Before Pat Ringler showed up at his restaurant one August morning, he hadn’t spoken to anyone.
So no one knew exactly when his symptoms started.
But bartender Emy Tavis knew one thing when she saw him fumbling at the side door, trying to come in just before 10 a.m.: Something wasn’t right.
As she opened the door for him, “it was almost like he was trying to walk right through me,” she said. “He was looking at me, but he wasn’t really looking at me, like he was not there.”
Pat, 61, owner of the Chase Creek Smokehouse in Chase, Michigan, said something unintelligible and walked to the coffee pot.
“He started to pour, and he’s looking at me and I’m looking at him, and he just drops the coffee cup,” Tavis said.
Seeing the left side of his face droop, she ran to grab the kitchen manager, Bonnie Wallace.
Speed and teamwork
Ever since a relative’s stroke, Wallace had kept a stroke awareness flyer posted on the kitchen whiteboard. She recognized Pat’s symptoms and called 911. An ambulance arrived from Reed City and took him to Spectrum Health Big Rapids Hospital, where emergency room doctor Brad Huizenga, DO, was on duty.
Recognizing stroke symptoms, Dr. Huizenga ordered a CT scan of Pat’s brain and asked the EMT crew to stand by.
“We said, ‘Hold on. You guys have to stay here because there’s a good chance he’s gonna be transferred for clot removal,’” Dr. Huizenga said.
But first Dr. Huizenga would need to determine whether his patient qualified for an intravenous clot-dissolving drug called tPA.
Since the medication must be administered within four and a half hours of the onset of stroke symptoms, the doctor asked Pat’s employees and family to help pinpoint his “last known well” time: Had anyone been in contact with him by phone that morning? Had anyone seen him before he showed up at the restaurant’s door?
Pat’s wife, Linda, arrived at the ER from Ferris State University, where she was helping her son move in. She said that while she hadn’t seen her husband that morning, they had exchanged text messages at 9:30 a.m.
“He and I had been texting back and forth about fixing this beer cooler outside. It may not make sense to you, but it makes perfect sense to me,” she told the doctor. “It’s a lucid conversation.”
“It seemed to me that with the kind of paralysis he had on one side of his body, he probably wouldn’t be texting,” Dr. Huizenga said. Perhaps they could consider 9:30 Pat’s last known normal. This would place him well within the tPA window.
Dr. Khan agreed. He gave the Big Rapids team the go-ahead to start the clot-busting drug and get Pat on his way to Grand Rapids.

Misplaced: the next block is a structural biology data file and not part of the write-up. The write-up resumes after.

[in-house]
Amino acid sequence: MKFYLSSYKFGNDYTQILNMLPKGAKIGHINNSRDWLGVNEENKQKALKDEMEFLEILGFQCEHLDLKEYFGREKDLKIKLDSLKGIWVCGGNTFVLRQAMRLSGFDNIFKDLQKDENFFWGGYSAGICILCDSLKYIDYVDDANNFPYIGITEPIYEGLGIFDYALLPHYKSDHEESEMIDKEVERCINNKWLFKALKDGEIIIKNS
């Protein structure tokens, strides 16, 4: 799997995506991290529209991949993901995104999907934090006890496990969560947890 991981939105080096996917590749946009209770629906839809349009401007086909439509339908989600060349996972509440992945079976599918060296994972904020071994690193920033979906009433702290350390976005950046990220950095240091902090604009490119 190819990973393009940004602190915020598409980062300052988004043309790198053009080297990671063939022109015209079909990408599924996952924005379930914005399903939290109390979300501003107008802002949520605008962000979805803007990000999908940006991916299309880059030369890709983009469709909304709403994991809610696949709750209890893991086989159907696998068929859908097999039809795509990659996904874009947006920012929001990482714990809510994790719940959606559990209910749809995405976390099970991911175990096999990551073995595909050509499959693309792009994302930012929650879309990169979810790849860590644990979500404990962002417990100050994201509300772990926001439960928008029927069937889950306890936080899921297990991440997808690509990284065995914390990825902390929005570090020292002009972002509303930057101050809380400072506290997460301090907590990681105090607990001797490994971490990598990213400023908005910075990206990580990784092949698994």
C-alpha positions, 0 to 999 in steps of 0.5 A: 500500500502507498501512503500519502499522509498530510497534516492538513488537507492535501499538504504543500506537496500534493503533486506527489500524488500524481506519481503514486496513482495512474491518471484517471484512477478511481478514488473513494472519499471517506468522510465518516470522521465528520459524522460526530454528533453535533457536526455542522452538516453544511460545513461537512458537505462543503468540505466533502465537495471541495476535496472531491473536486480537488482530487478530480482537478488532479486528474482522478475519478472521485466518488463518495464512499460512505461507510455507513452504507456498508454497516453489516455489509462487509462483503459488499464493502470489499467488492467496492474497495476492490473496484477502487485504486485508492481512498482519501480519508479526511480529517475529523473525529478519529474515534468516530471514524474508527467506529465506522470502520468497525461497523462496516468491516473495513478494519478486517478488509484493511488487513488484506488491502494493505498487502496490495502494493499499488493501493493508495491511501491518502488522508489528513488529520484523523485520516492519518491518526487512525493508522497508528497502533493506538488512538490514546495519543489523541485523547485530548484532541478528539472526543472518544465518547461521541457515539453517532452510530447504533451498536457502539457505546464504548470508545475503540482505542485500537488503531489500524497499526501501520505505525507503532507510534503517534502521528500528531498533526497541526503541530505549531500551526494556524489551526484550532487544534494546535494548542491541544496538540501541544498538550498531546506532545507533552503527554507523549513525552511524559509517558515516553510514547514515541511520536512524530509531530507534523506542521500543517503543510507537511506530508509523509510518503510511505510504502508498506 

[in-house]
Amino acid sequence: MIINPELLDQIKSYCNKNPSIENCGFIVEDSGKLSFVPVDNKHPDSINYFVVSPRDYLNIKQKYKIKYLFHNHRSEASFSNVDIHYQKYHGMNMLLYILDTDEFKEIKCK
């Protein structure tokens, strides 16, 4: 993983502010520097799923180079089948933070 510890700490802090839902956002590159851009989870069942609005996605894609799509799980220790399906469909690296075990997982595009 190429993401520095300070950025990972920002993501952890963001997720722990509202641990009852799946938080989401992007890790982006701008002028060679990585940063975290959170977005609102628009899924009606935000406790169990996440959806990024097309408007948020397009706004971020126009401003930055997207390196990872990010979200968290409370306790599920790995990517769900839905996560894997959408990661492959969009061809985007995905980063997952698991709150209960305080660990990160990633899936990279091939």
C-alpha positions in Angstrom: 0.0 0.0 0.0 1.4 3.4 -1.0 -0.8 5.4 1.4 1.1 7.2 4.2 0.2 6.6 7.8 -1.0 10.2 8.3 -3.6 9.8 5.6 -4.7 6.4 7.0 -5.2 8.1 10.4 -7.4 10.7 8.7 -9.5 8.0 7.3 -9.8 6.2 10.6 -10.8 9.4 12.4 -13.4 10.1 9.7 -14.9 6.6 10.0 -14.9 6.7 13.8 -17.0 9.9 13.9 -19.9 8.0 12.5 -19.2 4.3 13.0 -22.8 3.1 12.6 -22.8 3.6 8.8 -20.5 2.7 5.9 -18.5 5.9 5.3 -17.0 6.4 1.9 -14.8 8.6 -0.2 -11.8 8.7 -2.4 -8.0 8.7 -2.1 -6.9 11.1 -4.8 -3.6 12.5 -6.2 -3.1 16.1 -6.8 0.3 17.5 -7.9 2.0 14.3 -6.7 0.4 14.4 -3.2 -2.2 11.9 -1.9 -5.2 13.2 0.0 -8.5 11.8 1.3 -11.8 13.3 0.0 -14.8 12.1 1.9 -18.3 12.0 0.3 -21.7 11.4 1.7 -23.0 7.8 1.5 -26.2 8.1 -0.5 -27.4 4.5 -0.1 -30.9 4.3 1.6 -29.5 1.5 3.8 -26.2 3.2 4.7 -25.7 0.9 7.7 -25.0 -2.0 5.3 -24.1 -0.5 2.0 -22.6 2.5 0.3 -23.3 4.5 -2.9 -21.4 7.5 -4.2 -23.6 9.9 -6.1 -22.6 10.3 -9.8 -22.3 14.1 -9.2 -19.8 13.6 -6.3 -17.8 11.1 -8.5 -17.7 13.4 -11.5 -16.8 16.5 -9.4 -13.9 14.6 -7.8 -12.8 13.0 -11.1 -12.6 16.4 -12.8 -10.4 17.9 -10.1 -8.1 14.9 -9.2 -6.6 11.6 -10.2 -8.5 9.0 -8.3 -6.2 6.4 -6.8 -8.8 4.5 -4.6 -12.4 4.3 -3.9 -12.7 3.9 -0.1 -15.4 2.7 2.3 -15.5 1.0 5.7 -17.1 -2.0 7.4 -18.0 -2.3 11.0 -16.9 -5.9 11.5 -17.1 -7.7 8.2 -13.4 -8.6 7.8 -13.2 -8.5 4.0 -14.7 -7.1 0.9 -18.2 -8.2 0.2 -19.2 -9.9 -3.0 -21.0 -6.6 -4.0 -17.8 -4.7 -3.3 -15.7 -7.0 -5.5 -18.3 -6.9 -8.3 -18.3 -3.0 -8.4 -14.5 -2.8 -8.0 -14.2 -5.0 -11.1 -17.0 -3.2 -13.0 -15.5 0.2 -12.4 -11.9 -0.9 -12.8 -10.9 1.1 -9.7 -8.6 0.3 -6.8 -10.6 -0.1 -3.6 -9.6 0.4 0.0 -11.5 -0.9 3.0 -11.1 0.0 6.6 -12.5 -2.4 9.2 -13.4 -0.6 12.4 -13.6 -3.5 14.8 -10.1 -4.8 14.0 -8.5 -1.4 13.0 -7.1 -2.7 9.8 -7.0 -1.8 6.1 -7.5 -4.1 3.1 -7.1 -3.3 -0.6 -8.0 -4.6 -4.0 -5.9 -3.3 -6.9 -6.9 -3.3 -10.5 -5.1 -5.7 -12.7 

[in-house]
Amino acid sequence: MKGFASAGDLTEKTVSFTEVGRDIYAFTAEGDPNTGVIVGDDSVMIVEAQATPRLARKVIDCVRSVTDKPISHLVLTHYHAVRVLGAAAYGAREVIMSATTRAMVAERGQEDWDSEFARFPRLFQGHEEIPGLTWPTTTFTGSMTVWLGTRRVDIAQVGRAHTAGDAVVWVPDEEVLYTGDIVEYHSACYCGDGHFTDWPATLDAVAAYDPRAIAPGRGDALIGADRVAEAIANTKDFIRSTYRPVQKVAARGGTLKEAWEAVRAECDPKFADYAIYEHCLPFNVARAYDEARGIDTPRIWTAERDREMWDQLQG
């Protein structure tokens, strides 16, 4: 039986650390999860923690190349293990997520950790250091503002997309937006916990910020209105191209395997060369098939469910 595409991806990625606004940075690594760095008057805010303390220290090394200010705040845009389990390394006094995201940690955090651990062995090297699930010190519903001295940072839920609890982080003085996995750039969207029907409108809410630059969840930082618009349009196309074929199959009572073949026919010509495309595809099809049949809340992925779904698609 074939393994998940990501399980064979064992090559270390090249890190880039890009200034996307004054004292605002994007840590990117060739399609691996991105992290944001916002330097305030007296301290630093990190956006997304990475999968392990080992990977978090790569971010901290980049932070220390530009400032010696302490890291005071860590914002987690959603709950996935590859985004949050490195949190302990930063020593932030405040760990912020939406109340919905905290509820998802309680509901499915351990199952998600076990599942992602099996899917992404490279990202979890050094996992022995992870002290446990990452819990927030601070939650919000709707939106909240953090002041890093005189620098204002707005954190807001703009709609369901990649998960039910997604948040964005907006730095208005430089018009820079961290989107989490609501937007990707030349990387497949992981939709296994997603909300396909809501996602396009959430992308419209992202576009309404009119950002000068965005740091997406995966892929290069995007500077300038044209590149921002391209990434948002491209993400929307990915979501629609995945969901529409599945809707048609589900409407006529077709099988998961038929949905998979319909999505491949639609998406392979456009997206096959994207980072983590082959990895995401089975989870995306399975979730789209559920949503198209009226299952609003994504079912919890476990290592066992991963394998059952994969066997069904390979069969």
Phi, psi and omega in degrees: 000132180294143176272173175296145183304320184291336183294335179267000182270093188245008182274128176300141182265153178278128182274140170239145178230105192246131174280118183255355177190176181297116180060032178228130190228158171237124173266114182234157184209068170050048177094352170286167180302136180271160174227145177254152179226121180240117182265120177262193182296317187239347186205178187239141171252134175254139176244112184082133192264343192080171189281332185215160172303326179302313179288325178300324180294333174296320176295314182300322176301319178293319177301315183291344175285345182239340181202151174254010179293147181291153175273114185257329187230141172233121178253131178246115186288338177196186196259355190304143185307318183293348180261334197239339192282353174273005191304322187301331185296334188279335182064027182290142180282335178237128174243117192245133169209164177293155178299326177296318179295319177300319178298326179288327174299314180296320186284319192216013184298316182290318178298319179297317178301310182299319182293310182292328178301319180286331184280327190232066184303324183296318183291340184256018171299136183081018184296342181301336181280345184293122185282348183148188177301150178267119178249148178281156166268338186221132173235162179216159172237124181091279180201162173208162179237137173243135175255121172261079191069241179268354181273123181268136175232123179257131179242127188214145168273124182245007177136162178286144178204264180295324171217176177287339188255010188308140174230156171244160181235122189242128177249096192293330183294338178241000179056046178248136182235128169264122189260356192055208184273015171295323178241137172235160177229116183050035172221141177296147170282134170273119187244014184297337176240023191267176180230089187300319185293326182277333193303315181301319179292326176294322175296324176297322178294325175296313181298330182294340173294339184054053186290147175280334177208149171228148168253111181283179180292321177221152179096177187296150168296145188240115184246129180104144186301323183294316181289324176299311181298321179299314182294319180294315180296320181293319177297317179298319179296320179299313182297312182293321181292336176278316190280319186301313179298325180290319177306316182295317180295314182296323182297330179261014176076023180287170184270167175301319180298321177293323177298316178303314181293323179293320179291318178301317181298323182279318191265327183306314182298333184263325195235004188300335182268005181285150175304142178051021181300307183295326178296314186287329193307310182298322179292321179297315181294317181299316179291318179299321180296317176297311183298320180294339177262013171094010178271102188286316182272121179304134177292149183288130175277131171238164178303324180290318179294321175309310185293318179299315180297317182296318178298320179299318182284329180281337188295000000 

“If you have major stroke symptoms and you are getting tPA, we are not going to wait for the tPA to kick in,” Dr. Khan said. “We know it doesn’t completely dissolve the clot in about 85 to 90 percent of patients.”
Once at Butterworth Hospital, doctors rushed Pat in for a new set of scans to locate the clot and assess the state of his brain. They found a major vessel blockage in his middle cerebral artery, which put him at risk for extensive brain damage.
The only way to save the brain was to pull out the clot.
“It was almost like on TV,” Linda said. “We’re like almost running down the hallway behind the gurney, because they’re in such a hurry to get him to the OR.”
Dr. Singer inserted a catheter into an artery in Pat’s groin, threaded it up to the site of the clot, then snaked a tiny stent retriever up the tube to grab the clot.
Within 10 minutes, the clot was out and the blood vessel was clear. The thrombectomy restored full blood flow to Pat’s brain, limiting the stroke’s effects.
Ready to go
The effects were in fact so minimal that when he woke up in the ICU, Pat told his wife he was ready to put on his pants and go home.
“I’m like, ‘Well, Honey, I don’t think that’s gonna happen today,’” she said.
But two days later, it’s exactly what happened.
And the following Monday, just four days after his stroke, Pat went back to work at his restaurant—mowing the grass, changing lightbulbs, even climbing on the roof of the smokehouse as Tavis stood in tears below, begging him to come down.
“He really does what he wants,” Linda said, shaking her head.
The way Pat sees it, he has no reason to change his routines.
“Lots of people don’t even think I had a stroke as severe as what I had—because I’m fine,” he said.
Though he doesn’t like thinking about what might have been, he knows the outcome could have been devastating if Tavis and Wallace hadn’t been around that morning.
“If they wouldn’t have got me to the hospital in time, I think I’d have been really messed up,” he said.
“I mean, I was screwed up at the time. Nothing worked. This side of my body didn’t work, I couldn’t see out of this eye. So it got me pretty good.”
This is a case where everything went just right for the patient, Drs. Khan and Huizenga agreed.
A prompt call to 911. A speedy evaluation at the regional hospital. Immediate communication with the on-call stroke doctor. Close collaboration between the two hospitals. An expedited transfer to the stroke center. And a successful opening of the vessel.
Looking back on that chaotic day, Tavis, Wallace and Linda are amazed at how all the pieces fell into place for Pat.
“(Everyone) did everything they were supposed to do,” Linda said. “I couldn’t be more grateful.”